Archive for the 'Fiction' Category

THIS MAY BE THE BEST DEFINITION OF ART I KNOW…

January 1st, 2017

The Socrates Café I moderated for a number of years once spent an evening discussing the differences among craft, art and Art. We did not arrive at an answer—we almost never did—but the discussion was enjoyable. I think that Georges Simenon arrived at a definition that could have added much to our discussion. The Paris […]

SEE ALL, HEAR ALL, WRITE ALL…

December 24th, 2016

Only the rarest of writers can write without being in the world. Yes, we write from inside our heads, but we must be constantly refilling the cranial reservoirs with bits and pieces of the world we live in—we must always be in the moment. Michael Bond, writing this week’s My Writing Day for The Guardian, […]

AGAIN WITH THE RUSSIANS… YOU CAN’T ESCAPE…

December 7th, 2016

Novelists, at least in the first 11 installments of the The Paris Review’s Art Of Fiction interviews, love the Russians. I feel like I need to buy a bottle of vodka and a loaf of black bread (how we used to celebrate surviving one of Dr. David Williams test on, what was then, The Soviet […]

IMMERSION VS. DETACHMENT…

December 6th, 2016

In an earlier note from Nelson Algren’s Paris Review interview, I remarked that the discussion of the need to be close to, if not still involved with, wartime experiences in order to write a war novel, seemed off to me given the large number of well considered war novels written years, if not decades after […]

SO, HOW DID STEPHEN CRANE WORK…?

November 29th, 2016

I understand what Nelson Algren is speaking about here, writing is more visceral in the moment, but time and distance can make the writing better. I think here about the difference between Ernest Hemingway’s A Movable Feast, written decades after his life in Paris vs. Norman Mailer’s The Naked And The Dead, written right after […]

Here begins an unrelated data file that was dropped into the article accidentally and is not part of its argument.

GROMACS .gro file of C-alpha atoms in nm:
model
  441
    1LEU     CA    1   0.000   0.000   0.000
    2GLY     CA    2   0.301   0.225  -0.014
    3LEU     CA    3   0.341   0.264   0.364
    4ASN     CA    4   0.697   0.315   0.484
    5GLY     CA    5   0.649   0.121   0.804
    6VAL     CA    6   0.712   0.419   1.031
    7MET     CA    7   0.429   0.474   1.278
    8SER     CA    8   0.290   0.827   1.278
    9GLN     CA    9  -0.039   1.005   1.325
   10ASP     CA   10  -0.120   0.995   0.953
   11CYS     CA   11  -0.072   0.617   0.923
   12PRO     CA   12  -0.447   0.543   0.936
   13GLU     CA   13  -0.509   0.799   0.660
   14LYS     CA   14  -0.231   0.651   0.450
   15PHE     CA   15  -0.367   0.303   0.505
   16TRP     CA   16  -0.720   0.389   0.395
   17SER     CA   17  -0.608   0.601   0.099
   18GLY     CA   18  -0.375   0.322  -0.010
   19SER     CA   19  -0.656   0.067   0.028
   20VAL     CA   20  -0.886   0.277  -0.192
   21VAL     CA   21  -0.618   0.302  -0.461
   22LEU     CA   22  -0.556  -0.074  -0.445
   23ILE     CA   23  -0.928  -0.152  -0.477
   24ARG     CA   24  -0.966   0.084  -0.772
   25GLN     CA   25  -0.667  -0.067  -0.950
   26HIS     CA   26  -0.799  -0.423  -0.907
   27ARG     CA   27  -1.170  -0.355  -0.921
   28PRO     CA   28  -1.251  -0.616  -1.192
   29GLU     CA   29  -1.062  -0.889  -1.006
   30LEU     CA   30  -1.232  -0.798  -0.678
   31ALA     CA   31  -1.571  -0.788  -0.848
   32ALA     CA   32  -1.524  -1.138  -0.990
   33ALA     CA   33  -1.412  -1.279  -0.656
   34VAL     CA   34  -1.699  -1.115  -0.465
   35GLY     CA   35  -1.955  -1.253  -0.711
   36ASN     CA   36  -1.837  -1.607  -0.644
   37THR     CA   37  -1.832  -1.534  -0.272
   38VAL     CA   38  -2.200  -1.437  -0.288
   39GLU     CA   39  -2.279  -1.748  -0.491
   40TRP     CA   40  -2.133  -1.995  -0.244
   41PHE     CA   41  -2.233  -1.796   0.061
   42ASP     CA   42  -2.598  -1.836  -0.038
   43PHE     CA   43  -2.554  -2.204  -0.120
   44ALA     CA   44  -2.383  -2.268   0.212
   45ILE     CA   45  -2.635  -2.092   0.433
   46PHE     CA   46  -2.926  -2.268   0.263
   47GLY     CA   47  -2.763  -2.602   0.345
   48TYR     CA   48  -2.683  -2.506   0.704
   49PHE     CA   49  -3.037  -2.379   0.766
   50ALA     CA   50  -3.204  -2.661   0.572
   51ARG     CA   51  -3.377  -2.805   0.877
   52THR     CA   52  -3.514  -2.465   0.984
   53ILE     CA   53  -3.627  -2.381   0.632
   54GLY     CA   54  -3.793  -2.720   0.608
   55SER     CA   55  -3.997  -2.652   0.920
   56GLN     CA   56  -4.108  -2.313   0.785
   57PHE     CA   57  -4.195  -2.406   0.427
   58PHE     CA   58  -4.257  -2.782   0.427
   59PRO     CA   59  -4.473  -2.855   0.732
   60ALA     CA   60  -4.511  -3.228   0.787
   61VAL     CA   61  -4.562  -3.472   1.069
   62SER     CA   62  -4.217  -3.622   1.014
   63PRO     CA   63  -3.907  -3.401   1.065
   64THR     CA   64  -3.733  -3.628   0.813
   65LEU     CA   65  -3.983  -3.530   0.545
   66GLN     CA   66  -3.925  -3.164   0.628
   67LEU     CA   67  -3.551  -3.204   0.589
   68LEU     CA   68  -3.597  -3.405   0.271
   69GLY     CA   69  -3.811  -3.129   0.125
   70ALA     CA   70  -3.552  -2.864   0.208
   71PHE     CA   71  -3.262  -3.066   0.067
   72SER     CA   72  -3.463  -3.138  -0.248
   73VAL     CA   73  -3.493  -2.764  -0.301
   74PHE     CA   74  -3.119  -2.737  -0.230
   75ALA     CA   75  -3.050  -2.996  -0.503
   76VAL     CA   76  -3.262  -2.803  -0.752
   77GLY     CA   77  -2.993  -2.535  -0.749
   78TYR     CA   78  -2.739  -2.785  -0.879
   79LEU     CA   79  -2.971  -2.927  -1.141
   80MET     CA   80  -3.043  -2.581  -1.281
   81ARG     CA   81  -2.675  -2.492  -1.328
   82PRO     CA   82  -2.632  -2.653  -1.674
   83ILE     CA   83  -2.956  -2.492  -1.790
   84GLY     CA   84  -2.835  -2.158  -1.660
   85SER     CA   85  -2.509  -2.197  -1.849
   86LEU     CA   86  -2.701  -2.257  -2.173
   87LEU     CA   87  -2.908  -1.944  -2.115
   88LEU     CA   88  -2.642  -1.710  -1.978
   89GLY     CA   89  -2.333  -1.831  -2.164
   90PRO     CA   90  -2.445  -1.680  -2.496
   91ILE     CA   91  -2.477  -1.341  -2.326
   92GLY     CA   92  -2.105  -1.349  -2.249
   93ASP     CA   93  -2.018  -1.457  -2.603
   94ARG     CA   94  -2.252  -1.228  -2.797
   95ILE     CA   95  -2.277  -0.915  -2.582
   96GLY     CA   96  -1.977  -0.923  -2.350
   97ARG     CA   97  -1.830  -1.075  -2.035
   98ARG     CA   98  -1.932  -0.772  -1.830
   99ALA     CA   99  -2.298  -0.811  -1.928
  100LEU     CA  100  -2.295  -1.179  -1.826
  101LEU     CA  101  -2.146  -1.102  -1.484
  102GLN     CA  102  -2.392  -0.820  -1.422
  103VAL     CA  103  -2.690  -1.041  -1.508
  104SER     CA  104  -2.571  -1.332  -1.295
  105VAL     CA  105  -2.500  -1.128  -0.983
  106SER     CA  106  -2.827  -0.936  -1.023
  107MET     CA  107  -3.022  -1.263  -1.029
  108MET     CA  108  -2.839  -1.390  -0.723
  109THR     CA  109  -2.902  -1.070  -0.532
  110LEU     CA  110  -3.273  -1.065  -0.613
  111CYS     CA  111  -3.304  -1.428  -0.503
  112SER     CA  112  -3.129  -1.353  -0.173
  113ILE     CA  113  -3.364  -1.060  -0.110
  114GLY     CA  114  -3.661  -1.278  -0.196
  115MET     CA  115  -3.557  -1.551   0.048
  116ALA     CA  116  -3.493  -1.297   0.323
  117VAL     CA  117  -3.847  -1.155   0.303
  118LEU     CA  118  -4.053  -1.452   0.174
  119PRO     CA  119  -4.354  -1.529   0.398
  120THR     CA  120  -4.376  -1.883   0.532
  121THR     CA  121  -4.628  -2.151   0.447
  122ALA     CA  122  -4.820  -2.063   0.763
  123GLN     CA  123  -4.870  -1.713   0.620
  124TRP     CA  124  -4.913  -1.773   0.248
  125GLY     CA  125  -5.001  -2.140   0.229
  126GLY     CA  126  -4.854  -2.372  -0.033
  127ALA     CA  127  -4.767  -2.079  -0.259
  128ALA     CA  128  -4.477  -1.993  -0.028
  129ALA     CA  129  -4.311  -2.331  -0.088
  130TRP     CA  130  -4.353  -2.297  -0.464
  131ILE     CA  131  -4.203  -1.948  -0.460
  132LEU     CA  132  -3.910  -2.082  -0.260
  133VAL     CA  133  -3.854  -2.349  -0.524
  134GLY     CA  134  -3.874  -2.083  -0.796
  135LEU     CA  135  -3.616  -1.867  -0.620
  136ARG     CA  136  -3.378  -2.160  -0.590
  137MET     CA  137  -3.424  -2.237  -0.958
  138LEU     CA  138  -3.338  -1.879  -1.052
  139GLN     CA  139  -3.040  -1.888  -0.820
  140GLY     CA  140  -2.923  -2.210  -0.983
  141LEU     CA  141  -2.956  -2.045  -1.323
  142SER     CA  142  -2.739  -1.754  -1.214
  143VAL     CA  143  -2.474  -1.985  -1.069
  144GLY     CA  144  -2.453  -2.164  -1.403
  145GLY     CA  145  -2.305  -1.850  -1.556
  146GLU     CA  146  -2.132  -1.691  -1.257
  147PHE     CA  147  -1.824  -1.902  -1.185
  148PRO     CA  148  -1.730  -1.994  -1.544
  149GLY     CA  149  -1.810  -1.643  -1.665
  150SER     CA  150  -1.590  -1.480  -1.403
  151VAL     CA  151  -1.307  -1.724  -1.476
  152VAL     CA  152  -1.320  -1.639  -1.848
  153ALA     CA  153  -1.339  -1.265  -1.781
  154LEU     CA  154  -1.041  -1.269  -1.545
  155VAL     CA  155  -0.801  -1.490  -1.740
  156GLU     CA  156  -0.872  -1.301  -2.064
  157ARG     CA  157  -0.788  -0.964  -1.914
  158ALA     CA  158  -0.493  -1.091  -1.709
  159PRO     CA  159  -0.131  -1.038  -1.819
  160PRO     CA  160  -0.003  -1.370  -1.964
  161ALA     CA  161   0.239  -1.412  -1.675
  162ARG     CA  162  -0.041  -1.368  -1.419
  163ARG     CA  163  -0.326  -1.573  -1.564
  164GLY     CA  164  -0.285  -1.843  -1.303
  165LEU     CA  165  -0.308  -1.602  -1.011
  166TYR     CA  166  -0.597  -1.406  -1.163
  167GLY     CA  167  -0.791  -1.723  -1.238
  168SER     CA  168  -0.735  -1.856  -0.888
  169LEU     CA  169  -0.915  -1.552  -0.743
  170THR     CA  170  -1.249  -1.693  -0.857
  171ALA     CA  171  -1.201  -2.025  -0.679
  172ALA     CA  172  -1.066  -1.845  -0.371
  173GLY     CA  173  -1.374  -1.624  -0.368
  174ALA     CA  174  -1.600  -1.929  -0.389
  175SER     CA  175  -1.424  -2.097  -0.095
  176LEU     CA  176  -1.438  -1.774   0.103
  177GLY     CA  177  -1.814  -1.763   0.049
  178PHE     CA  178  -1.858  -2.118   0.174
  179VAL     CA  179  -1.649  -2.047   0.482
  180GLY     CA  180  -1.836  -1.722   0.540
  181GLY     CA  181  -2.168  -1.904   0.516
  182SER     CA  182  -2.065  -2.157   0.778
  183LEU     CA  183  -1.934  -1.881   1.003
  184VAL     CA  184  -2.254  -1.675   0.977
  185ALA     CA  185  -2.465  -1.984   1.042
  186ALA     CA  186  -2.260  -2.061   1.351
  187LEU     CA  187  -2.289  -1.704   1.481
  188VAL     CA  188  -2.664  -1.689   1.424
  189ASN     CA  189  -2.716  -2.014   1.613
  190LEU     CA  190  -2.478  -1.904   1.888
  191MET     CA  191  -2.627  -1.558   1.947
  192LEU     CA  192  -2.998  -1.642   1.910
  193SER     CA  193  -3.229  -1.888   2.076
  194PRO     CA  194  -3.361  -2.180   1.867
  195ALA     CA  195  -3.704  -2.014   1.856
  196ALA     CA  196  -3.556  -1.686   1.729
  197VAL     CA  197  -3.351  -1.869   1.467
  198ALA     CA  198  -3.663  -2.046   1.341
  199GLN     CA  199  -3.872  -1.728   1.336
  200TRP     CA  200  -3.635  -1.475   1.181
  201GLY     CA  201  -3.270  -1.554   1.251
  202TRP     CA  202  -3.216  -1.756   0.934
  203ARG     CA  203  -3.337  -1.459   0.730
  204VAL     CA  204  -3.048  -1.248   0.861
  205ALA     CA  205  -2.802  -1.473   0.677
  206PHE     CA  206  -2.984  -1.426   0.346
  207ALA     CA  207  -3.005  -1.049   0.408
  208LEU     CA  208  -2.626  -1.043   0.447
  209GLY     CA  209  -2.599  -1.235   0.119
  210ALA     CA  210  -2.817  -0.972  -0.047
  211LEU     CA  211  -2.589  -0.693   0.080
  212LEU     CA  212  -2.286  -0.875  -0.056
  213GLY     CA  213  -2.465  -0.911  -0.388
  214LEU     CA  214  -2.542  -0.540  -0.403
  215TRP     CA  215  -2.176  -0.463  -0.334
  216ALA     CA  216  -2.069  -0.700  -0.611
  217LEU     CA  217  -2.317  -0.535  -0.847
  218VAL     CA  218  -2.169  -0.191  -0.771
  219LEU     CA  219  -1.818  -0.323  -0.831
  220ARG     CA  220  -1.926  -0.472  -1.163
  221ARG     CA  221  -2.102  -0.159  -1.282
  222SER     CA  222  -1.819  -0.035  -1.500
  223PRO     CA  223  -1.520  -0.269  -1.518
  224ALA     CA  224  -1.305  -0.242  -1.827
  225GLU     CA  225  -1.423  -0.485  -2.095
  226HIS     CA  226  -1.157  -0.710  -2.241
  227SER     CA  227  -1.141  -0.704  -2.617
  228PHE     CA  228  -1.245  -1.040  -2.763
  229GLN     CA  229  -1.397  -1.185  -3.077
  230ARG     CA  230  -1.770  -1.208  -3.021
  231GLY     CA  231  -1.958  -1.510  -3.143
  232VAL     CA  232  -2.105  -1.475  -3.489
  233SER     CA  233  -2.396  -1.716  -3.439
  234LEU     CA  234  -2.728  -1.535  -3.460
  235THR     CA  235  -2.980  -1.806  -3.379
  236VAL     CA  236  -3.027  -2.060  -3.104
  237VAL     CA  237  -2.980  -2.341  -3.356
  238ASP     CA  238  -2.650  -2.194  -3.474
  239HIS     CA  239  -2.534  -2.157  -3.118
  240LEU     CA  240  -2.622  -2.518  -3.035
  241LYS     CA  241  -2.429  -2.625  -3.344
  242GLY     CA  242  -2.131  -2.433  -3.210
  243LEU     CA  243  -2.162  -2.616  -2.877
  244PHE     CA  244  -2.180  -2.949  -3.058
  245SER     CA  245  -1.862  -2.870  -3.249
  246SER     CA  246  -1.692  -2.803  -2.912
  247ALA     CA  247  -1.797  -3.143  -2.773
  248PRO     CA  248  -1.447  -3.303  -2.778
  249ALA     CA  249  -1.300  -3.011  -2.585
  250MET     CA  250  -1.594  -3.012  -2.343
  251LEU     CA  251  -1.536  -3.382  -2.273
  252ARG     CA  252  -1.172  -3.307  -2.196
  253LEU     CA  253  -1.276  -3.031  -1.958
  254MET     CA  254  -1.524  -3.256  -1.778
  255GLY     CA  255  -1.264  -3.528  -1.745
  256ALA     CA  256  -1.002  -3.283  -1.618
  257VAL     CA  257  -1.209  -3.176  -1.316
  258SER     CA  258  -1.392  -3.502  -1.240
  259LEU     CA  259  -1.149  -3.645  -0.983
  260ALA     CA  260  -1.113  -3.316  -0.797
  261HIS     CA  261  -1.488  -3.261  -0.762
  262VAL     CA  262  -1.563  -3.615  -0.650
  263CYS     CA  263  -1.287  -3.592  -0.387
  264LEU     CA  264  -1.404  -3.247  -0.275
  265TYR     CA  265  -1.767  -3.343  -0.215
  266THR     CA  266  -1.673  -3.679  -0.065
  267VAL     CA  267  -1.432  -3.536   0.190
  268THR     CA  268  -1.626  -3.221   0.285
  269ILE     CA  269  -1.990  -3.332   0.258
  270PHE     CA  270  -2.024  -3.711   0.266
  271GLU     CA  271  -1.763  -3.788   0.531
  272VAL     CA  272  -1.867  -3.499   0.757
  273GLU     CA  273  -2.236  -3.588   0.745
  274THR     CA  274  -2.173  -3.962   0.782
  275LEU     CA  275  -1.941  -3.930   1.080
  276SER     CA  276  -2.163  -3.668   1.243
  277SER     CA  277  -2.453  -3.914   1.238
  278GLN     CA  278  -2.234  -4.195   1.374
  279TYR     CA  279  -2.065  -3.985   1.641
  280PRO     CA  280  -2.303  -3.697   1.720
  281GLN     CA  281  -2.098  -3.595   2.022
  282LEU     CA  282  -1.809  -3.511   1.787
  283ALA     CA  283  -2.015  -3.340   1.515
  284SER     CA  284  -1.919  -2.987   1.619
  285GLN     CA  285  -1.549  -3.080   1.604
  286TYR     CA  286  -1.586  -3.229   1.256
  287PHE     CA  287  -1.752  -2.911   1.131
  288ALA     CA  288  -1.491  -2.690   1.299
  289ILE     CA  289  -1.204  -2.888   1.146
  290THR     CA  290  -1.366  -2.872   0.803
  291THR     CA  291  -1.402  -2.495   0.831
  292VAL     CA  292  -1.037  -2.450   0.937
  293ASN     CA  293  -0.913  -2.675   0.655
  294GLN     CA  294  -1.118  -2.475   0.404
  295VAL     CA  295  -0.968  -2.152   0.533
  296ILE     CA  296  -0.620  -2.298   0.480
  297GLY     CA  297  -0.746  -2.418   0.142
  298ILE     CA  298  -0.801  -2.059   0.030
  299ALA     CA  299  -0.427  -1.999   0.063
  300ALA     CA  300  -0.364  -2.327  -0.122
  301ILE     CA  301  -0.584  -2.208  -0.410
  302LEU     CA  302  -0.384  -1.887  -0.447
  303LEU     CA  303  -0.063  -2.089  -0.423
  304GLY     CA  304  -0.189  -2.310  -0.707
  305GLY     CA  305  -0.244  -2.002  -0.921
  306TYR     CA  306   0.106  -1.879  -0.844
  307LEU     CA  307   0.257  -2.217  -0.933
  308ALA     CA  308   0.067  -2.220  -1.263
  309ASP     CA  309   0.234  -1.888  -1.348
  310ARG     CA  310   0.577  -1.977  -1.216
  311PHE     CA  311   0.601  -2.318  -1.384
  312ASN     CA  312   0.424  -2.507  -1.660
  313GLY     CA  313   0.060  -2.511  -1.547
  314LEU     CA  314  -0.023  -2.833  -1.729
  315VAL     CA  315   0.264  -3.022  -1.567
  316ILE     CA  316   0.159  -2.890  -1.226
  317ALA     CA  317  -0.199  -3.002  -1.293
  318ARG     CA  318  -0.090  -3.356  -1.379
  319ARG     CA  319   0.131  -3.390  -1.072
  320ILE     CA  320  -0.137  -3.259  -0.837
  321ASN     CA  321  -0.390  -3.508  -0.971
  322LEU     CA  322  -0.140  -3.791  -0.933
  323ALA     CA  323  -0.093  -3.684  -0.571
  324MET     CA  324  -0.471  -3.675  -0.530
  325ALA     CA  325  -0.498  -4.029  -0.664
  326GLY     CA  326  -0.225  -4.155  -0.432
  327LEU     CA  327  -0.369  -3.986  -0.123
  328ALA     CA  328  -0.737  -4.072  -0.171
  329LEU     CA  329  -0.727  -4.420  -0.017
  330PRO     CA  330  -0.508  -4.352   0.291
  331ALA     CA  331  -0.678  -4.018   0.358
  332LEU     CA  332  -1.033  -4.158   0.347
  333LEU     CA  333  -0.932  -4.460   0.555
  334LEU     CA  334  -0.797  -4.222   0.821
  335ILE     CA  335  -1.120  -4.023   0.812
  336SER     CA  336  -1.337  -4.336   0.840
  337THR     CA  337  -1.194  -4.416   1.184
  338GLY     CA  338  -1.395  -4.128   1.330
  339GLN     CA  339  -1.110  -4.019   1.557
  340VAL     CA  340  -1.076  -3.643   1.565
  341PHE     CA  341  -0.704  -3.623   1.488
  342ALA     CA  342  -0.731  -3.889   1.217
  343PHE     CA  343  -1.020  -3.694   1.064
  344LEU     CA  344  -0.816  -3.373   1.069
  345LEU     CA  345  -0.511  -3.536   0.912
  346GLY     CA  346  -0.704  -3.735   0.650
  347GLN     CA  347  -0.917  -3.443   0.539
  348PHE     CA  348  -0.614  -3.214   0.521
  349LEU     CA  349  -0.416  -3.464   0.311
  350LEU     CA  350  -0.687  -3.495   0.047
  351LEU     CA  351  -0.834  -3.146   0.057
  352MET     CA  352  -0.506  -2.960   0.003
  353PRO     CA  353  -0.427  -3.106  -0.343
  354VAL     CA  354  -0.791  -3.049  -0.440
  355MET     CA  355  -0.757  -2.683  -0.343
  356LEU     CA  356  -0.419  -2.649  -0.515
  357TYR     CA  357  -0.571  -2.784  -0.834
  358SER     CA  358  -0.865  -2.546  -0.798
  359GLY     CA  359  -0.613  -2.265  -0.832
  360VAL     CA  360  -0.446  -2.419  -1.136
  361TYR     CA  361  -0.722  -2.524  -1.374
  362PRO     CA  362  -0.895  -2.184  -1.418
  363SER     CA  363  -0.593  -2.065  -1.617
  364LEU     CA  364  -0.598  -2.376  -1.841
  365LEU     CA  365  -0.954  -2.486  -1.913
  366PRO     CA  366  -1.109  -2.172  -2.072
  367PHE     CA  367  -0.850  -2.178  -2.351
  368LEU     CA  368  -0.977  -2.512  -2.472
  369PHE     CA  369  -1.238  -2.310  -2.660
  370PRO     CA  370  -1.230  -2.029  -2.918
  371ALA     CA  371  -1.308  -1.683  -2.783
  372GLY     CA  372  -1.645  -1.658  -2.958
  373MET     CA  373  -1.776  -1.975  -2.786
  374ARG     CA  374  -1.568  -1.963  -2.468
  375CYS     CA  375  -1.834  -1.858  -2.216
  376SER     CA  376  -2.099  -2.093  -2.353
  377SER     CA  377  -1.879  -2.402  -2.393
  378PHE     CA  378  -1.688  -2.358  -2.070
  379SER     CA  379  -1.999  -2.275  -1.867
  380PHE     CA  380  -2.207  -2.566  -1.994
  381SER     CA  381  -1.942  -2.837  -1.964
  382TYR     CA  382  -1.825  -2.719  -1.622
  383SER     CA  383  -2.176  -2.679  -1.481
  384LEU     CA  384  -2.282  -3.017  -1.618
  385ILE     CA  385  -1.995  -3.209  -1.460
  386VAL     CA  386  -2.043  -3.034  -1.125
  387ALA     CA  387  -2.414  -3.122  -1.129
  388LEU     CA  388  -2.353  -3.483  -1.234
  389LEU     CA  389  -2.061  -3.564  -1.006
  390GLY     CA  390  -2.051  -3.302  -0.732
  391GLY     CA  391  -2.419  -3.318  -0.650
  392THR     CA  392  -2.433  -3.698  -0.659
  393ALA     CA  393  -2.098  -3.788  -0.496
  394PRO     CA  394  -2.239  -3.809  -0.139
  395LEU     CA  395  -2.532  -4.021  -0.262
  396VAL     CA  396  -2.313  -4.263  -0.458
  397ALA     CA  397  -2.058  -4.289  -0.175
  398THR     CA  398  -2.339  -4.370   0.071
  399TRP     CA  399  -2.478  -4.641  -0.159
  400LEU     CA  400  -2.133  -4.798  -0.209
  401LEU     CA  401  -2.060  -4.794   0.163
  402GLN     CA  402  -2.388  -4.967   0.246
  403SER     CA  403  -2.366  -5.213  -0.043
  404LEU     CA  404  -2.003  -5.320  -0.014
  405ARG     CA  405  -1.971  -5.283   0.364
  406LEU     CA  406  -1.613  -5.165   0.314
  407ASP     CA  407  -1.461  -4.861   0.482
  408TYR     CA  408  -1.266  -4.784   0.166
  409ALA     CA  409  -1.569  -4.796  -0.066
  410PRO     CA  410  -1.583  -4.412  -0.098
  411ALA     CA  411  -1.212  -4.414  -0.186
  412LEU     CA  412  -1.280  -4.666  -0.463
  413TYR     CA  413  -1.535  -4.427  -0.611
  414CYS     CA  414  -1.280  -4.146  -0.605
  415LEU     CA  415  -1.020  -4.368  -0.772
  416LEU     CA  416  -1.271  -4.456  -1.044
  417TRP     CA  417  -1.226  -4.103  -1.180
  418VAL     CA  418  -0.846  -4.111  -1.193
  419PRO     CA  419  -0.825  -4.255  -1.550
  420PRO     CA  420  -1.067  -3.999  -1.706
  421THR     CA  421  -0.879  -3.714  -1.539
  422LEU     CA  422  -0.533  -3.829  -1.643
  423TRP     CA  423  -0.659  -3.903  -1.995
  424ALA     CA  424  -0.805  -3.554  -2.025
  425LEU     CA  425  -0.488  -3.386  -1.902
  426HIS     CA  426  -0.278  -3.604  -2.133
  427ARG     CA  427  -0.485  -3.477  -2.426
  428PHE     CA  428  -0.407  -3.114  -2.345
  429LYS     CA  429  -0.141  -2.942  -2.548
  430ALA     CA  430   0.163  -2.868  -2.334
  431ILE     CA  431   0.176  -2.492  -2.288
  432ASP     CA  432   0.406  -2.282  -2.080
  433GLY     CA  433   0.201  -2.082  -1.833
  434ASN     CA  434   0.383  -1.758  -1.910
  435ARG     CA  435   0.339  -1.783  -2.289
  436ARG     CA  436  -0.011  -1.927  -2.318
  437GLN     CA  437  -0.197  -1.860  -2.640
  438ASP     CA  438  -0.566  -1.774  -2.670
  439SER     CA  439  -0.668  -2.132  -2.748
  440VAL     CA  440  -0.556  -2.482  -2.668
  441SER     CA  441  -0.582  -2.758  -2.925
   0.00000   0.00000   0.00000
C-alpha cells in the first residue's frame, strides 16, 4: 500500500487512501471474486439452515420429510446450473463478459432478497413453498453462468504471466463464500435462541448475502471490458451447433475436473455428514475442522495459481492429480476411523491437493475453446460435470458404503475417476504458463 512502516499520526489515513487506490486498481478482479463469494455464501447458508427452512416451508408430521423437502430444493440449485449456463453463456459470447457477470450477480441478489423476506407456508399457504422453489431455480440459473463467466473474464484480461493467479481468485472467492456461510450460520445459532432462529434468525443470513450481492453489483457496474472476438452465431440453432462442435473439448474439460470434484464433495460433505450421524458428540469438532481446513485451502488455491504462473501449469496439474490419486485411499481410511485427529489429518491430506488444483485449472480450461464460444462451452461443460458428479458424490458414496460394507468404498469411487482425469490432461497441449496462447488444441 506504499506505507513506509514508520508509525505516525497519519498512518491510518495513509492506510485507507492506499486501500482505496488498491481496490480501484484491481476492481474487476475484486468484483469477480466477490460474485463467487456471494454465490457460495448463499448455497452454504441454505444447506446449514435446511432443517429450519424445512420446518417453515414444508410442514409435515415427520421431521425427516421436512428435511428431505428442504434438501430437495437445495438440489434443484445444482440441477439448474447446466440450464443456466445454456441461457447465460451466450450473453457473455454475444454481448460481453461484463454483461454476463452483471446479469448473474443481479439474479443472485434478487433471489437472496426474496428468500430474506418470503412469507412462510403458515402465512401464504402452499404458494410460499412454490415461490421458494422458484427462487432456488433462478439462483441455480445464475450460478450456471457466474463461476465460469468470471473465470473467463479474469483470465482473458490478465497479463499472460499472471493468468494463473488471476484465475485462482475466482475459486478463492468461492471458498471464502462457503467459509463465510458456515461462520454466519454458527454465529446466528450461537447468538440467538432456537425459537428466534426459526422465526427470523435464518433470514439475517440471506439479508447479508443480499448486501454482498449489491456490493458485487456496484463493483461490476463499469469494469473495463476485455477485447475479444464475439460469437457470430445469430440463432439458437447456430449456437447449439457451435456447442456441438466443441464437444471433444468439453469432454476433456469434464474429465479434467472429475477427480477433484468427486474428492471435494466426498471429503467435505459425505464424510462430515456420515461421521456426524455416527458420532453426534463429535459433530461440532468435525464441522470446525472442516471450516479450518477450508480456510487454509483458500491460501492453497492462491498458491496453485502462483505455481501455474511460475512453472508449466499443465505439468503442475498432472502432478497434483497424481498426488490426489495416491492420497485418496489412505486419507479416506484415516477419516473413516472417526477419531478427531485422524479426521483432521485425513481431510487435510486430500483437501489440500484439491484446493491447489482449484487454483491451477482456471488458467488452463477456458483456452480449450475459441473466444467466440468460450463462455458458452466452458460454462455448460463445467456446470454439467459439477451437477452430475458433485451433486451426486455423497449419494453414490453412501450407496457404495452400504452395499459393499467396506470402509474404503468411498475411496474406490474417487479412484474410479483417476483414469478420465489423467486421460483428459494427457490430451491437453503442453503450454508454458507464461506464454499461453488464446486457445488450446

SURVIVING ON $26,000 A YEAR IN NEW YORK…

November 24th, 2016

The Paris Review: “The Art Of Fiction No. 11” with Nelson Algren: INTERVIEWER: Did you have any trouble getting The Man with the Golden Arm published? NELSON ALGREN: No, no. Nothing was easier, because I got paid before I wrote it. It got a very lucky deal because they had an awful lot of money, […]

WE STRUGGLE TO DISCOVER THE EFFORTLESS…

November 17th, 2016

The Paris Review: “The Art Of Fiction No. 10” with James Thurber: INTERVIEWER: Is the act of writing easy for you? THURBER: For me it’s mostly a question of rewriting. It’s part of a constant attempt on my part to make the finished version smooth, to make it seem effortless. A story I’ve been working […]

GIVING CHARACTERS THE WEIGHT OF SCULPTURE…

November 16th, 2016

I’ve read the Russians—Tolstoy, Gogol, Dostoevsky, Turgenev, Pushkin, Solzhenitsyn, &c.—but not for a very, very long time and not with a writer’s eye. The importance of the Russians in literature, however, is repeated again and again as I work my way through the Paris Review interviews. Simenon is no exception. The Paris Review: “The Art […]

WRITERS WRITE WITH HANDS, NOT THEIR MOUTHS…

November 15th, 2016

The Paris Review: “The Art Of Fiction No. 9” with Georges Simenon: INTERVIEWER: Have you ever dictated fiction, commercial or any other? SIMENON: No. I am an artisan; I need to work with my hands. I would like to carve my novel in a piece of wood. My characters—I would like to have them heavier, […]

WRITING WITH THE WEIGHT OF CÉZANNE…

November 14th, 2016

Bad writing is often referred to as flat, cardboard. The characters have no third dimension. Simenon uses painting as a way to understand how the good writing lifts the story out of the flatland of the page and into the real space of the reader’s imagination. The Paris Review: “The Art Of Fiction No. 9” […]

BEGIN AT THE BEGINNING, SORT OF…